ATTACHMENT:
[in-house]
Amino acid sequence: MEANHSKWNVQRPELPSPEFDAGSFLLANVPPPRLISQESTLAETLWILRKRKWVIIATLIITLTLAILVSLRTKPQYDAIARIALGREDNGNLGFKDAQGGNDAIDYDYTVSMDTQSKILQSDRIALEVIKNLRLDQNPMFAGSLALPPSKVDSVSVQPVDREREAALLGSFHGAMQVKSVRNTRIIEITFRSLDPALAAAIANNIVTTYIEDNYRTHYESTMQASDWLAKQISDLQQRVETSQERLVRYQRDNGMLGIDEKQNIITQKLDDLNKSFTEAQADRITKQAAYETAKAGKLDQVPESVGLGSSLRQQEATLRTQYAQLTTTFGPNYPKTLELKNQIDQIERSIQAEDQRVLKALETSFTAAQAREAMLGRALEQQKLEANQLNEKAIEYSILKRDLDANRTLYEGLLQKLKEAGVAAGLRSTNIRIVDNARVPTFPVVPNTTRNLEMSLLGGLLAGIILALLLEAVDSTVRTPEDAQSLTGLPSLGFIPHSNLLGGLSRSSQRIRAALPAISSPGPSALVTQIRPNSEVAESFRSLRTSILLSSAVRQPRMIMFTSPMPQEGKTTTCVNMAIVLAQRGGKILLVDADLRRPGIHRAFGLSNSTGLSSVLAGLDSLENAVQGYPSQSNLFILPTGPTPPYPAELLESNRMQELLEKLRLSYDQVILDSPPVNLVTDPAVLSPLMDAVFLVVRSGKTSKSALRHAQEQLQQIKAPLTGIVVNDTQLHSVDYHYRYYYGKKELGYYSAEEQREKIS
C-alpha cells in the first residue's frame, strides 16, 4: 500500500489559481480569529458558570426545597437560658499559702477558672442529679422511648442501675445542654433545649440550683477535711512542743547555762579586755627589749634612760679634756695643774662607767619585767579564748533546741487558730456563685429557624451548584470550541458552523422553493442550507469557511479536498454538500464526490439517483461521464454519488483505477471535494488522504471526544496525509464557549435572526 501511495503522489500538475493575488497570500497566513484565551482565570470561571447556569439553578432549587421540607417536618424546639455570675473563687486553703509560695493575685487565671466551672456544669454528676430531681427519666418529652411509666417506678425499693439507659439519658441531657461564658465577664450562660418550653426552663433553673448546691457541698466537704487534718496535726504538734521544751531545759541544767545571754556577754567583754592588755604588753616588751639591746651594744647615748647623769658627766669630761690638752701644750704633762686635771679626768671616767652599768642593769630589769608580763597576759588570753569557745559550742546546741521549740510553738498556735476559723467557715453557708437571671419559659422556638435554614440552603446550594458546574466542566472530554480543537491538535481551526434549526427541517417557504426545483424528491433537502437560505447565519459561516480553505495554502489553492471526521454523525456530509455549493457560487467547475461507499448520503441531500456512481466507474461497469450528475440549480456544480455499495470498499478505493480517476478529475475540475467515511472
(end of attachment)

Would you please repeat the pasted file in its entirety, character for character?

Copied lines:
[in-house]
Amino acid sequence: MEANHSKWNVQRPELPSPEFDAGSFLLANVPPPRLISQESTLAETLWILRKRKWVIIATLIITLTLAILVSLRTKPQYDAIARIALGREDNGNLGFKDAQGGNDAIDYDYTVSMDTQSKILQSDRIALEVIKNLRLDQNPMFAGSLALPPSKVDSVSVQPVDREREAALLGSFHGAMQVKSVRNTRIIEITFRSLDPALAAAIANNIVTTYIEDNYRTHYESTMQASDWLAKQISDLQQRVETSQERLVRYQRDNGMLGIDEKQNIITQKLDDLNKSFTEAQADRITKQAAYETAKAGKLDQVPESVGLGSSLRQQEATLRTQYAQLTTTFGPNYPKTLELKNQIDQIERSIQAEDQRVLKALETSFTAAQAREAMLGRALEQQKLEANQLNEKAIEYSILKRDLDANRTLYEGLLQKLKEAGVAAGLRSTNIRIVDNARVPTFPVVPNTTRNLEMSLLGGLLAGIILALLLEAVDSTVRTPEDAQSLTGLPSLGFIPHSNLLGGLSRSSQRIRAALPAISSPGPSALVTQIRPNSEVAESFRSLRTSILLSSAVRQPRMIMFTSPMPQEGKTTTCVNMAIVLAQRGGKILLVDADLRRPGIHRAFGLSNSTGLSSVLAGLDSLENAVQGYPSQSNLFILPTGPTPPYPAELLESNRMQELLEKLRLSYDQVILDSPPVNLVTDPAVLSPLMDAVFLVVRSGKTSKSALRHAQEQLQQIKAPLTGIVVNDTQLHSVDYHYRYYYGKKELGYYSAEEQREKIS
C-alpha cells in the first residue's frame, strides 16, 4: 500500500489559481480569529458558570426545597437560658499559702477558672442529679422511648442501675445542654433545649440550683477535711512542743547555762579586755627589749634612760679634756695643774662607767619585767579564748533546741487558730456563685429557624451548584470550541458552523422553493442550507469557511479536498454538500464526490439517483461521464454519488483505477471535494488522504471526544496525509464557549435572526 501511495503522489500538475493575488497570500497566513484565551482565570470561571447556569439553578432549587421540607417536618424546639455570675473563687486553703509560695493575685487565671466551672456544669454528676430531681427519666418529652411509666417506678425499693439507659439519658441531657461564658465577664450562660418550653426552663433553673448546691457541698466537704487534718496535726504538734521544751531545759541544767545571754556577754567583754592588755604588753616588751639591746651594744647615748647623769658627766669630761690638752701644750704633762686635771679626768671616767652599768642593769630589769608580763597576759588570753569557745559550742546546741521549740510553738498556735476559723467557715453557708437571671419559659422556638435554614440552603446550594458546574466542566472530554480543537491538535481551526434549526427541517417557504426545483424528491433537502437560505447565519459561516480553505495554502489553492471526521454523525456530509455549493457560487467547475461507499448520503441531500456512481466507474461497469450528475440549480456544480455499495470498499478505493480517476478529475475540475467515511472